final time step one can do `sqrt(dt*dx*e2_sum)`

. For the
\(\ell^\infty\) norm one must compare the maximum error at a time level
(`e.max()`

) with the global maximum over the time domain: `e_max = max(e_max, e.max())`

.

An alternative error measure is to use a spatial norm at one time step only, e.g., the end time \(T\) (\(n=N_t\)):

The important point is that the error measure (\(E\)) for the simulation is represented by a single number.

### Computing rates¶

Let \(E_i\) be the error measure in experiment (mesh) number \(i\) (not to be confused with the spatial index \(i\)) and let \(h_i\) be the corresponding discretization parameter (\(h\)). With the error model \(E_i = Dh_i^r\), we can estimate \(r\) by comparing two consecutive experiments:

Dividing the two equations eliminates the (uninteresting) constant \(D\). Thereafter, solving for \(r\) yields

Since \(r\) depends on \(i\), i.e., which simulations we compare, we add an index to \(r\): \(r_i\), where \(i=0,\ldots,m-2\), if we have \(m\) experiments: \((h_0,E_0),\ldots,(h_{m-1}, E_{m-1})\).

In our present discretization of the wave equation we expect \(r=2\), and hence the \(r_i\) values should converge to 2 as \(i\) increases.

## Constructing an exact solution of the discrete equations¶

With a manufactured or known analytical solution, as outlined above, we can estimate convergence rates and see if they have the correct asymptotic behavior. Experience shows that this is a quite good verification technique in that many common bugs will destroy the convergence rates. A significantly better test though, would be to check that the numerical solution is exactly what it should be. This will in general require exact knowledge of the numerical error, which we do not normally have (although we in the section Analysis of the difference equations establish such knowledge in simple cases). However, it is possible to look for solutions where we can show that the numerical error vanishes, i.e., the solution of the original continuous PDE problem is also a solution of the discrete equations. This property often arises if the exact solution of the PDE is a lower-order polynomial. (Truncation error analysis leads to error measures that involve derivatives of the exact solution. In the present problem, the truncation error involves 4th-order derivatives of \(u\) in space and time. Choosing \(u\) as a polynomial of degree three or less will therefore lead to vanishing error.)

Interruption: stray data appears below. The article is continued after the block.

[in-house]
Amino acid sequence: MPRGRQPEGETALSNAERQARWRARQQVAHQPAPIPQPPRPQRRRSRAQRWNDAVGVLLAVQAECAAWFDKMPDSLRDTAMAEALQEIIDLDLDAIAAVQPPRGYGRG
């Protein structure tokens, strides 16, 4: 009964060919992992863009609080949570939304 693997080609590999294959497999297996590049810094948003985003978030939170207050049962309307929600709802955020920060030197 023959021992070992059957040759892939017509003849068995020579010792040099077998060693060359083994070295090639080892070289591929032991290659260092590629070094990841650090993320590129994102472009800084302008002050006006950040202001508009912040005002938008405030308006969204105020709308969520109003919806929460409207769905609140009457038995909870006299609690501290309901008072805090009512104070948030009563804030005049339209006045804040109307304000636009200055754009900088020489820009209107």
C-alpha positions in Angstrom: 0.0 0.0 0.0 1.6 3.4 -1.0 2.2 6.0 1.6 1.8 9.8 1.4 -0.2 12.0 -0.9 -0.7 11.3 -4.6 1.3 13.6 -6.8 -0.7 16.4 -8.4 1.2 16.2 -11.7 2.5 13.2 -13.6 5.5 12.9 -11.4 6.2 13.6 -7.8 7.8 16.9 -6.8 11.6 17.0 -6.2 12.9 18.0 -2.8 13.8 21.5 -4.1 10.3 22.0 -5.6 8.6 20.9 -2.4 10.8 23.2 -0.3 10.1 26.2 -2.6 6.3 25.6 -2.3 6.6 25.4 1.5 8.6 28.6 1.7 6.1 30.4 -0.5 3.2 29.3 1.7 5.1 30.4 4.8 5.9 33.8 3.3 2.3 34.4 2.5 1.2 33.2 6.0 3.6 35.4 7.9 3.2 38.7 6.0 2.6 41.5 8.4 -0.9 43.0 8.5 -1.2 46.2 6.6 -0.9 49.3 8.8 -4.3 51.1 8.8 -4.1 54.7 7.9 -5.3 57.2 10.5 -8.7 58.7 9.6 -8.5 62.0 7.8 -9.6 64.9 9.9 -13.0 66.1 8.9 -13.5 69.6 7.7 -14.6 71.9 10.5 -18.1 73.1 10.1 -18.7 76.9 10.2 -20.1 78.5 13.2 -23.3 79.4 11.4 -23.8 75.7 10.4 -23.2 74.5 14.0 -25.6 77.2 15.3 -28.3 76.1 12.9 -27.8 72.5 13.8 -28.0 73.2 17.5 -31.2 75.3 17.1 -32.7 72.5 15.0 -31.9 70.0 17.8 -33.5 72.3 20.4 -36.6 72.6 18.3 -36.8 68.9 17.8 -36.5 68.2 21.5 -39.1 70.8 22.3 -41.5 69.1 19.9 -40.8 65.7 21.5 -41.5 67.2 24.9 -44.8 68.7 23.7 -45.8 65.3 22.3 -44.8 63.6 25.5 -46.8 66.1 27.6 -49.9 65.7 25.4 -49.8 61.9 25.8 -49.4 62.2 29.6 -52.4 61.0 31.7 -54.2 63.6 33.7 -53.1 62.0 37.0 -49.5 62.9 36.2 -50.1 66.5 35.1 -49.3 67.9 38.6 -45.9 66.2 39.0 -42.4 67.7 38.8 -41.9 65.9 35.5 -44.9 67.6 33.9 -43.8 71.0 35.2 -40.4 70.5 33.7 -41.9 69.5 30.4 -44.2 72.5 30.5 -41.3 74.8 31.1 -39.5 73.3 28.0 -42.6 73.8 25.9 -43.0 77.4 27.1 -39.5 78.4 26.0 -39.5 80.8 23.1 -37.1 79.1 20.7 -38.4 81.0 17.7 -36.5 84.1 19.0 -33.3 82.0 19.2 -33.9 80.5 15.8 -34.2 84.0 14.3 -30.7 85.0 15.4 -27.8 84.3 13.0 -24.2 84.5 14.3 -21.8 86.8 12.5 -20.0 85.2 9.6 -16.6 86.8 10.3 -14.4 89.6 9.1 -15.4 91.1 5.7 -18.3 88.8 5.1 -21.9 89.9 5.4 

We shall now illustrate the construction of an exact solution to both the PDE itself and the discrete equations. Our chosen manufactured solution is quadratic in space and linear in time. More specifically, we set

which by insertion in the PDE leads to \(f(x,t)=2(1+t)c^2\). This \(u_e\) fulfills the boundary conditions \(u=0\) and demands \(I(x)=x(L-x)\) and \(V(x)={\frac{1}{2}}x(L-x)\).

To realize that the chosen \(u_e\) is also an exact solution of the discrete equations, we first remind ourselves that \(t_n=n\Delta t\) so that

Hence,

Similarly, we get that

Now, \(f^n_i = 2(1+{\frac{1}{2}}t_n)c^2\), which results in

Moreover, \(u_e(x_i,0)=I(x_i)\), \(\partial u_e/\partial t = V(x_i)\) at \(t=0\), and \(u_e(x_0,t)=u_e(x_{N_x},0)=0\). Also the modified scheme for the first time step is fulfilled by \(u_e(x_i,t_n)\).

Therefore, the exact solution \(u_e(x,t)=x(L-x)(1+t/2)\) of the PDE
problem is also an exact solution of the discrete problem. This means
that we know beforehand what numbers the numerical algorithm should
produce. We can use this fact to check that the computed \(u^n_i\)
values from an implementation equals \(u_e(x_i,t_n)\), within machine
precision. This result is valid *regardless of the mesh spacings*
\(\Delta x\) and \(\Delta t\)! Nevertheless, there might be stability
restrictions on \(\Delta x\) and \(\Delta t\), so the test can only be run
for a mesh that is compatible with the stability criterion (which in
the present case is \(C\leq 1\), to be derived later).

**Notice.**

A product of quadratic or linear expressions in the various independent variables, as shown above, will often fulfill both the PDE problem and the discrete equations, and can therefore be very useful solutions for verifying implementations.

However, for 1D wave equations of the type \(u_{tt}=c^2u_{xx}\) we shall see that there is always another much more powerful way of generating exact solutions (which consists in just setting \(C=1\) (!), as shown in the section Analysis of the difference equations).